2. Having a positive bank balance (any profit would be seen as a bonus)
  3. Being personally happy with the past year and wanting to continue trading for another year. This is perhaps the most important goal to me)
  4. >80% customer satisfaction. This is not to say I won’t strive for 100% but in life there are just some people that are never happy.

Of course, returning to the fact that this is an experiment, I shan’t (hopefully) be too unhinged by any failings that occur in the year’s trading. That is as long as the business learns from these events even if they are not bought on by something in our control. There is always room to mitigate any damages.

With these goals in mind and a lot more thoughts running through my head it’s time to turn my attention to the business plan. Perhaps this should have been completed sooner rather than later… but as long as it’s looked at then better late than never. This business plan should make up the next post in the series and perhaps will be a lengthy one.

Mighty Oaks from Little Acorns Grow

So we’re starting a new business as an experiment… what next? Well we need an idea; we need to have at least a basic idea of what the business will provide. Will it be a service or a product?

Starting a Business
Starting a Business

Well I’ve always liked comical T-Shirts (at least I think they’re funny) and in the past I’ve scrawled down some ideas for designs of my own in my old beaten moleskine… so this is gonna be my domain. I realise that these online T-Shirt shops are ten-a-penny but at the moment I don’t actually think this’ll be too much of an issue… I’ll go into this in more detail later on.

Oh, once again I should make it clear that when I say “I don’t actually think this’ll be too much of an issue” that this is exactly what I mean… this is only my current thinking and I may be wrong… very wonrg. This, being an experiment, is however not really a bad thing.

What’s in a name?

Ok, so we know now that we’re going to design and sell T-Shirts… what’s next? Well we need a name. And one that will also be our domain name as we’re are talking about an online business (actually this would probably be needed even it wasn’t going to be purely an online business). Ideally this name will contain a useful keyword to aid decent search engine results and also shouldn’t be too long so is easy to type. A .co.uk name should be fine for starters I think.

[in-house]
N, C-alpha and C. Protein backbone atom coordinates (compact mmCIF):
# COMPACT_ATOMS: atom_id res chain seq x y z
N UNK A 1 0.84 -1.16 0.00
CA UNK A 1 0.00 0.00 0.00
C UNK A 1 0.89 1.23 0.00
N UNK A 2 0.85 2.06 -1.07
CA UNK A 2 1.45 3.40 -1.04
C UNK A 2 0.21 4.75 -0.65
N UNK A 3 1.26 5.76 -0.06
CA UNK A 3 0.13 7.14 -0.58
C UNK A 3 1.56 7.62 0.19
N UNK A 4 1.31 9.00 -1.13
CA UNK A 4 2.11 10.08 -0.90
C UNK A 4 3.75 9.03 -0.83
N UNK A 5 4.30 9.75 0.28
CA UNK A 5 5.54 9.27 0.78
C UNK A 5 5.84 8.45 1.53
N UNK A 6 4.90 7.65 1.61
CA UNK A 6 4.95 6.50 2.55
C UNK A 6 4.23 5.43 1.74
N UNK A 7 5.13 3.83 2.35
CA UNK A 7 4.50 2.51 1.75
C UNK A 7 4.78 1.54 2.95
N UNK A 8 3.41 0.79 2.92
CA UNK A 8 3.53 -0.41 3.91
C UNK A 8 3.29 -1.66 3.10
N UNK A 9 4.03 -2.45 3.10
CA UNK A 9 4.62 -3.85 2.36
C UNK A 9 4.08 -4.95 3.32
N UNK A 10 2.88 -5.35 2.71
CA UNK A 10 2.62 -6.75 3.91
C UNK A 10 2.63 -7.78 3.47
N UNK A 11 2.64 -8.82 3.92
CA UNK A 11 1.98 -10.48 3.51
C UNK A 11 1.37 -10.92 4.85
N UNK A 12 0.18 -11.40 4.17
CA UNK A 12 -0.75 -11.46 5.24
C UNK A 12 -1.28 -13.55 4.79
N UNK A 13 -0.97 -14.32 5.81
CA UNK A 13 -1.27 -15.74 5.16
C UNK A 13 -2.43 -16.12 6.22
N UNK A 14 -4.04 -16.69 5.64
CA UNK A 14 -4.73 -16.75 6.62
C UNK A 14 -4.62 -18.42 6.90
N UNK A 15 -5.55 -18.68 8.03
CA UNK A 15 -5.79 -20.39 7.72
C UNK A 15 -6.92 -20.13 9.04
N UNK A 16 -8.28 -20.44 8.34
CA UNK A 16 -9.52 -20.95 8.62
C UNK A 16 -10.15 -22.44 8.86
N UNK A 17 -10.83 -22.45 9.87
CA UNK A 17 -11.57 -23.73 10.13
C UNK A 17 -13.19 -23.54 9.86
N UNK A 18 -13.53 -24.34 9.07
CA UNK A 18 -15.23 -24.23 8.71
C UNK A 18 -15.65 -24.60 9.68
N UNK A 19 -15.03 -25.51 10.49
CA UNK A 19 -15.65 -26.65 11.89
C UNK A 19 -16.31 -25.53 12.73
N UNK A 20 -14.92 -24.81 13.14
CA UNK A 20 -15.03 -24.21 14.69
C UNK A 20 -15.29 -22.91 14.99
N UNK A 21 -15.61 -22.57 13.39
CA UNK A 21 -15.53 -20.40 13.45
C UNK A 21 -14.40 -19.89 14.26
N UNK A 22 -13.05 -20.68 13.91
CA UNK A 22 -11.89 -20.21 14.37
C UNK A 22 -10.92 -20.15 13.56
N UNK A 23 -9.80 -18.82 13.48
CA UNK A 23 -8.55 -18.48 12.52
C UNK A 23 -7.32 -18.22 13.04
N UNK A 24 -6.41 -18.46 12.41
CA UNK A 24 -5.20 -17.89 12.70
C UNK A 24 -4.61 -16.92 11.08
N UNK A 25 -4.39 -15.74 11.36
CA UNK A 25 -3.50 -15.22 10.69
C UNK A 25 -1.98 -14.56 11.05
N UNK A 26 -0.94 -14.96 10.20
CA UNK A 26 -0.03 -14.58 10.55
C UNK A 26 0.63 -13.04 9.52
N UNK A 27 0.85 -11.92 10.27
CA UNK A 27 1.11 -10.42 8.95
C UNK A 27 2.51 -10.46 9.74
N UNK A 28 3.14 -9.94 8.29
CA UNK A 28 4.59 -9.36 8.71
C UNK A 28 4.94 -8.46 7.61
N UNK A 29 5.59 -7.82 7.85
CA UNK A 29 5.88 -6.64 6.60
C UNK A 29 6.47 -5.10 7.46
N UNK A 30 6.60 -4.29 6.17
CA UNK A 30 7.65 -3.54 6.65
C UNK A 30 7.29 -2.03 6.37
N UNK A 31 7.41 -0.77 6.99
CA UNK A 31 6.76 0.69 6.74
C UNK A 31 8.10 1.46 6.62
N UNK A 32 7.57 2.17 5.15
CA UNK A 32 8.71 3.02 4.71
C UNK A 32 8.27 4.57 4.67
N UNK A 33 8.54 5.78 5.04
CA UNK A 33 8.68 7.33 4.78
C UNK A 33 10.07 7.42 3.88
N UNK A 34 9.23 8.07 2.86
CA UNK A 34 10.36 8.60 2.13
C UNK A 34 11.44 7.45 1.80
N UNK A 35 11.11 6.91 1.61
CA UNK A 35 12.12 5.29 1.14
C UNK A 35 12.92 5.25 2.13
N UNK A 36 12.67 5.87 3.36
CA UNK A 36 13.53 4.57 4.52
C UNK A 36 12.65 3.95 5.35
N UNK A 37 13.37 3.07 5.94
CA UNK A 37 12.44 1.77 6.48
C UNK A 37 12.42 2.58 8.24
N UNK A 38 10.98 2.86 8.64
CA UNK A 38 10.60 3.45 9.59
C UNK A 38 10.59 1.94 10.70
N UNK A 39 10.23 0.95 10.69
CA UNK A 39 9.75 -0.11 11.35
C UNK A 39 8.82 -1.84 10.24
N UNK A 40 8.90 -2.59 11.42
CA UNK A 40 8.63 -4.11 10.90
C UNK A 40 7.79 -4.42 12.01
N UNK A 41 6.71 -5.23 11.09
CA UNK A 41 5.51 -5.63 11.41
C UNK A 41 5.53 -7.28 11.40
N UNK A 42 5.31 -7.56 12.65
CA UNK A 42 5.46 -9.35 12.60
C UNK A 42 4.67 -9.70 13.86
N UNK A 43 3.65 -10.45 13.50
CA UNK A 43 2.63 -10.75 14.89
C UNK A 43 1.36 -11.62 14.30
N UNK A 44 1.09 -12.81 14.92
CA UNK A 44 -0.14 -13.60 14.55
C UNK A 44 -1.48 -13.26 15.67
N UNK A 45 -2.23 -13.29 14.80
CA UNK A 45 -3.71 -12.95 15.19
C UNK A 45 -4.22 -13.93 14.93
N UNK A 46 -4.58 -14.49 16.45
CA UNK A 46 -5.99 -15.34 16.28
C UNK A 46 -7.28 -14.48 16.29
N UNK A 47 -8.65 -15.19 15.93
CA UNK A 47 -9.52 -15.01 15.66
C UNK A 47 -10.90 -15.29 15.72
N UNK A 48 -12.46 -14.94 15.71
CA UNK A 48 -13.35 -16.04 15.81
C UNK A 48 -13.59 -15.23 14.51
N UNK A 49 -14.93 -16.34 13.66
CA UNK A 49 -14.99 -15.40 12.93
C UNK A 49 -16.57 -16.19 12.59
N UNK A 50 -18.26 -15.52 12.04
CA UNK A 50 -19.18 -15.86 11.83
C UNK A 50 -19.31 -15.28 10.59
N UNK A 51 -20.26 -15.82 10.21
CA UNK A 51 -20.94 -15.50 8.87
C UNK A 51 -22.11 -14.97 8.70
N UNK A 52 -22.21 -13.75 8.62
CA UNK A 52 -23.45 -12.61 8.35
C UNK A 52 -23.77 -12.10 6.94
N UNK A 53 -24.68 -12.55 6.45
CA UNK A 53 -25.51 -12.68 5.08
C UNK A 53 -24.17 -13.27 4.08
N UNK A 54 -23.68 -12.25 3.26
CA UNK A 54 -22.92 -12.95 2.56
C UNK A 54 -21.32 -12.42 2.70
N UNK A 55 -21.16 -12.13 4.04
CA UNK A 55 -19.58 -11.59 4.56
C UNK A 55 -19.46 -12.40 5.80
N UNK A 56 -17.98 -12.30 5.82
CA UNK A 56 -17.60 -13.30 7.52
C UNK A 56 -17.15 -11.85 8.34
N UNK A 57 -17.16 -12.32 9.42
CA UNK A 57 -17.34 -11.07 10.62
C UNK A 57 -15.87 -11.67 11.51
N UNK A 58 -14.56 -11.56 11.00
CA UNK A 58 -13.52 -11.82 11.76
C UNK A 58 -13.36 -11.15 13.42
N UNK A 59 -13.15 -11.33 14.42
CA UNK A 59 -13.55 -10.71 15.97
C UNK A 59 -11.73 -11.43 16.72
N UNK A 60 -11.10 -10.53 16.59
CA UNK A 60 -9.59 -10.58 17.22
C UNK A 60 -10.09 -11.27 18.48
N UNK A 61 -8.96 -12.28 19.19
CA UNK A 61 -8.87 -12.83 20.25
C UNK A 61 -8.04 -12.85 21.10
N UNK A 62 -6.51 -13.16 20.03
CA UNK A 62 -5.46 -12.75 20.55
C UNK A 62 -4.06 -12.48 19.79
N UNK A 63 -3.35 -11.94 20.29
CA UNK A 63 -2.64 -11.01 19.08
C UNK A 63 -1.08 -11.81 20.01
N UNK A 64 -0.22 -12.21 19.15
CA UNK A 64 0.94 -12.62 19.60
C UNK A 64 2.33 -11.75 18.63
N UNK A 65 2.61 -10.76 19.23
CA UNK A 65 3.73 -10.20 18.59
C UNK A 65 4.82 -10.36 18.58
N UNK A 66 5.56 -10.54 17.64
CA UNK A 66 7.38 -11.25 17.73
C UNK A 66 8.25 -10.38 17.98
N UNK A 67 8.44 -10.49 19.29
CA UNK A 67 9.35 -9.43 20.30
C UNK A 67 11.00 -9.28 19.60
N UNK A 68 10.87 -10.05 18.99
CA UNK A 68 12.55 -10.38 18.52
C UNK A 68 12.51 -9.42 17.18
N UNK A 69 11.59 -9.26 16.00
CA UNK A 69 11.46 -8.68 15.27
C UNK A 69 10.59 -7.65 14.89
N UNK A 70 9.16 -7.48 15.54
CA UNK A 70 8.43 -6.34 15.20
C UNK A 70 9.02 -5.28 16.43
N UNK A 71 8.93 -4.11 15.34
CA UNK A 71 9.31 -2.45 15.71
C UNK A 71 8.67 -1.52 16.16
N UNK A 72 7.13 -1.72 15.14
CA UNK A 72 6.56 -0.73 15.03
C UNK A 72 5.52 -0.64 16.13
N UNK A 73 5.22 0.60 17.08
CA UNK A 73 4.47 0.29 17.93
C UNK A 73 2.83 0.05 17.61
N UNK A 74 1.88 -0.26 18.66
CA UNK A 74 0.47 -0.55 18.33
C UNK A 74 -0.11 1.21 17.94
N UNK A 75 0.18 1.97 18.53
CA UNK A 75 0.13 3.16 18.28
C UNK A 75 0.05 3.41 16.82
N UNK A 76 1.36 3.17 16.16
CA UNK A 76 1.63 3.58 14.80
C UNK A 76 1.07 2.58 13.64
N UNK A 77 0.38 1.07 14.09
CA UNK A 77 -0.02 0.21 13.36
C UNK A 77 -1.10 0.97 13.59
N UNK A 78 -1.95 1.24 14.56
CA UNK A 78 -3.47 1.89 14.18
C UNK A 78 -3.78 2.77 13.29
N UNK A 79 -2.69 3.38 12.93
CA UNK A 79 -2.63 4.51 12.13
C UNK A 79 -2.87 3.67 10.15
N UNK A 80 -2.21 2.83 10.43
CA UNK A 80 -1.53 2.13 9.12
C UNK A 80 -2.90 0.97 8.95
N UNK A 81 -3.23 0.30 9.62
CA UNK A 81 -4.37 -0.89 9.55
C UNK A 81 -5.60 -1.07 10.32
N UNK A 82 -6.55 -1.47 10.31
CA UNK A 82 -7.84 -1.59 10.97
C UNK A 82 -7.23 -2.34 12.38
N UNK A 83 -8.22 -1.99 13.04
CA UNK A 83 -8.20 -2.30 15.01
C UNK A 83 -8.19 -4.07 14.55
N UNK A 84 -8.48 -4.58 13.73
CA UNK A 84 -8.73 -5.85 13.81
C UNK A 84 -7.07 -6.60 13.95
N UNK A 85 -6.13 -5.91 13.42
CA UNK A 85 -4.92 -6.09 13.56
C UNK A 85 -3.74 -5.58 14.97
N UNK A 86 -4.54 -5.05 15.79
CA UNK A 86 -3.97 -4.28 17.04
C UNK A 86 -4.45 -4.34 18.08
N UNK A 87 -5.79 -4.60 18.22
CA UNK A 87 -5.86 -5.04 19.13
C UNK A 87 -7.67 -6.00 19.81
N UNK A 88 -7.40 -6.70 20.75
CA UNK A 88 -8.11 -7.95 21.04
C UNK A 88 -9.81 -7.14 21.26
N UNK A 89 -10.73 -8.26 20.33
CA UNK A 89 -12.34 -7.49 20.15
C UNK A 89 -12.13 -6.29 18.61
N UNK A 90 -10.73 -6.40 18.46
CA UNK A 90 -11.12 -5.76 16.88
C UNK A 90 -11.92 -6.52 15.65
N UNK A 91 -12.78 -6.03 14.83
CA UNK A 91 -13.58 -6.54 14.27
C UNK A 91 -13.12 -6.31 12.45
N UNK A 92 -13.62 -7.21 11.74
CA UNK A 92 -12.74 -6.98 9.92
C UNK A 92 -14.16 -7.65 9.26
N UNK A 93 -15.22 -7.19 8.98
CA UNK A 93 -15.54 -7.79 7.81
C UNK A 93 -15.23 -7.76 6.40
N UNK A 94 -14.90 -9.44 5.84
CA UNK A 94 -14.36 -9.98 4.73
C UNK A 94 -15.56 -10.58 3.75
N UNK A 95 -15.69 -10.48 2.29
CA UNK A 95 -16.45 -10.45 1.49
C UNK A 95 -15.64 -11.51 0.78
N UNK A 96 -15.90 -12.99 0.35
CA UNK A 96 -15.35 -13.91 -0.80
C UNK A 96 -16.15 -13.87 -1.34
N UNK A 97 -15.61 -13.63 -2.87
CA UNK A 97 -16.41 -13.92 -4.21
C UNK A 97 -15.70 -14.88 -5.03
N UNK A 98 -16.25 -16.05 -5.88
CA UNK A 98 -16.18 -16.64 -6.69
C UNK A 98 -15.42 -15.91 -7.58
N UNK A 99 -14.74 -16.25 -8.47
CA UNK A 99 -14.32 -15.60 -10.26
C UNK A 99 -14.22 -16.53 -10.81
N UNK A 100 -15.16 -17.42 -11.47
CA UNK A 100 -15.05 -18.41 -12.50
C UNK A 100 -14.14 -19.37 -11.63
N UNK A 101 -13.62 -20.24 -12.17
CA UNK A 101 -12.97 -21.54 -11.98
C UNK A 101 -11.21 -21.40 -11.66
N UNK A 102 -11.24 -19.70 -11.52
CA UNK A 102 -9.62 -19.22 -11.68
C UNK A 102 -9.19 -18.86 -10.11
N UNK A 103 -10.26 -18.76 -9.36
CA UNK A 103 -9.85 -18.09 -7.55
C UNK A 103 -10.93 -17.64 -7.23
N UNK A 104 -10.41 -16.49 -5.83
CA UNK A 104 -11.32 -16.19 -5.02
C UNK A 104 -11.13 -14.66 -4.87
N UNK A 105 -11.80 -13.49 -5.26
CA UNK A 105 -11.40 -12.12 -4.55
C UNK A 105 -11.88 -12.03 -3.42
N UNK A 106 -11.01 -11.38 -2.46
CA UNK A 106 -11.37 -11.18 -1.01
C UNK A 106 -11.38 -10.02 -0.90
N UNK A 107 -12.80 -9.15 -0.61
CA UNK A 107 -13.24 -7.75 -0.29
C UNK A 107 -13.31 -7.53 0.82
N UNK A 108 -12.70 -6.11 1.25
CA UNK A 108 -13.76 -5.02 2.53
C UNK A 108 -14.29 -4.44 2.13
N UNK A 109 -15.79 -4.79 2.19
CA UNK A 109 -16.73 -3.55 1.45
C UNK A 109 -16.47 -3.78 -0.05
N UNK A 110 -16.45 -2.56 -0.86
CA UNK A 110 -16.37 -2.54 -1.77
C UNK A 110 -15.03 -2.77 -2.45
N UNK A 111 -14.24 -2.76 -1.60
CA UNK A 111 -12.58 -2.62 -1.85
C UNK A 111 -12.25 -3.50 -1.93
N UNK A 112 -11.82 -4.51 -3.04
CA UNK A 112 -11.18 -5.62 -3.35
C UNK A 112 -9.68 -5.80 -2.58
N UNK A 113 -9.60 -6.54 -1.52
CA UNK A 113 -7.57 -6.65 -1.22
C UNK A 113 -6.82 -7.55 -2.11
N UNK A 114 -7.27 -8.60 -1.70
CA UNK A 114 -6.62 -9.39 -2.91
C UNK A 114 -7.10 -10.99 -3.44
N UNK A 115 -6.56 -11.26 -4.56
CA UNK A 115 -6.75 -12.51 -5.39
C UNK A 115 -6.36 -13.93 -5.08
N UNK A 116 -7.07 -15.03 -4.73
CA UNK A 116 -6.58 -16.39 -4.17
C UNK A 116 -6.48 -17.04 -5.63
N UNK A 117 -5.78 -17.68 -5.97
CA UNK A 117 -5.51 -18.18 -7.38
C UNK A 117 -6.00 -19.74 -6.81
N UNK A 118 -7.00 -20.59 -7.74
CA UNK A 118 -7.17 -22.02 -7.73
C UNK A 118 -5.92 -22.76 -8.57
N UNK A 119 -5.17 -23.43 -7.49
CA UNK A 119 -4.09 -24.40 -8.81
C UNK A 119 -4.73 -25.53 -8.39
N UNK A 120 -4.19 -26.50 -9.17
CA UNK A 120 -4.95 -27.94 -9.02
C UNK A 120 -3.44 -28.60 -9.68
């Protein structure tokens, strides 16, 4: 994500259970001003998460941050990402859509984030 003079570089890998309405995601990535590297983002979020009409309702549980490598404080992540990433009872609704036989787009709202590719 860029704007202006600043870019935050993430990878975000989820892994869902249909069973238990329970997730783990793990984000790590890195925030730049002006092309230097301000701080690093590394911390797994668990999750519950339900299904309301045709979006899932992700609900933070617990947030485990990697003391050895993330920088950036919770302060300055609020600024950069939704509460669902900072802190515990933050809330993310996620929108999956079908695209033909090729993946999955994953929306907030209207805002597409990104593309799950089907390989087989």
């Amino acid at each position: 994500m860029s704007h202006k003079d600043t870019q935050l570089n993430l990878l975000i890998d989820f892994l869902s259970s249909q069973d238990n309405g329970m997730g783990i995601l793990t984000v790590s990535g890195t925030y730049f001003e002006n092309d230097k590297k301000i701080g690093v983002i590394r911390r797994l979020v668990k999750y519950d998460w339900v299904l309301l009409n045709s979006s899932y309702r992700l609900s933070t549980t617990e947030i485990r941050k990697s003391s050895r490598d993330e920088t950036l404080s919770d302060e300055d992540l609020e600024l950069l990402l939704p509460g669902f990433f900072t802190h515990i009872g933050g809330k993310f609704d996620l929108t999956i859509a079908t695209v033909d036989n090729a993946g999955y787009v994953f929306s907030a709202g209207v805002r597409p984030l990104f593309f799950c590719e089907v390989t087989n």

I have investigated a few names that I liked and to no surprise most of these were taken aleady. I have also decided to drop the “t” from T-shirt as this would reduce scope for confusion with a “hyphen/no hypen” query. In the end I have settled for iloveshirt.co.uk as a play on words from the “Anchoran, The Legend of Ron Burgundy” (one of my fave films ever) quote “I Love Lamp”.

With the domain secured we’re ready to move on. In this instance I’m not registering a company but instead am hoping to use an existing company I have and have a “trading name”  (I need to confirm that this’ll be fine… but I’m sure it is). This approach saved a few pennies surrounding the setting up of a business tasks. I imagine that this has saved ~£200/£300 .

Right, that’s it for now… back next time with some info on where I want the business to get to.

New Moo Business Cards

So with the launch of the new colour-scheme over on Gingerbread Design main site it was time to get some new business cards printed up. Having read only good things about Moo.com I decided to give them a shot… and boy was I pleased with their service and products!

Following getting the first batch through in the post I was disappointed to see that the ‘front’ had a black background instead of the white I was expecting. I mailed the Moo customer service suggesting that perhaps this was due to my use of transparent png images. They promptly replied stating that ‘yes’ they use a default black background colour. They also offered me a discount code enabling me to get a second order for free (inc P&P) and that once I’d placed it they’d check to make sure that they looked OK.

Once I’d replaced my order I did contact them giving my order number and got a reply back from their CS saying that all was good with my new cards… what great customer service!

Our new business cards
Our new business cards

And front…

Our new business cards
Our new business cards

I would definitely recommend Moo to anyone who needs this kind of printing to be done… just brilliant!

Oh… there’s a useful page here with a template image that can be used.

Starting an online business – A case study

So how difficult is it to set up an online business? What steps need to be taken and how can it be made successful? What can be done to make it all easier and what mistakes can be made (and hopefully how can we avoid them)?

But first of all why would you (or I) want to do this? Well it could be for any number of reasons really but for me it’s primarily an experiment… I am actually just curious.

I should say at this point that this series of posts is not a “how-to” guide in starting an online shop/business it’s more of a “docu-soap” into my attempt at doing so. I don’t have all the answer and I’m certainly not (at least not yet) an expert in this area. But what I do hope to provide is an account of how I went about it, what decisions I made and why and ultimately how successful or unsuccessful I was.

Hopefully the outcome will be helpful to some and what’s more at least slightly entertaining. OK, thinking hat on… here we go!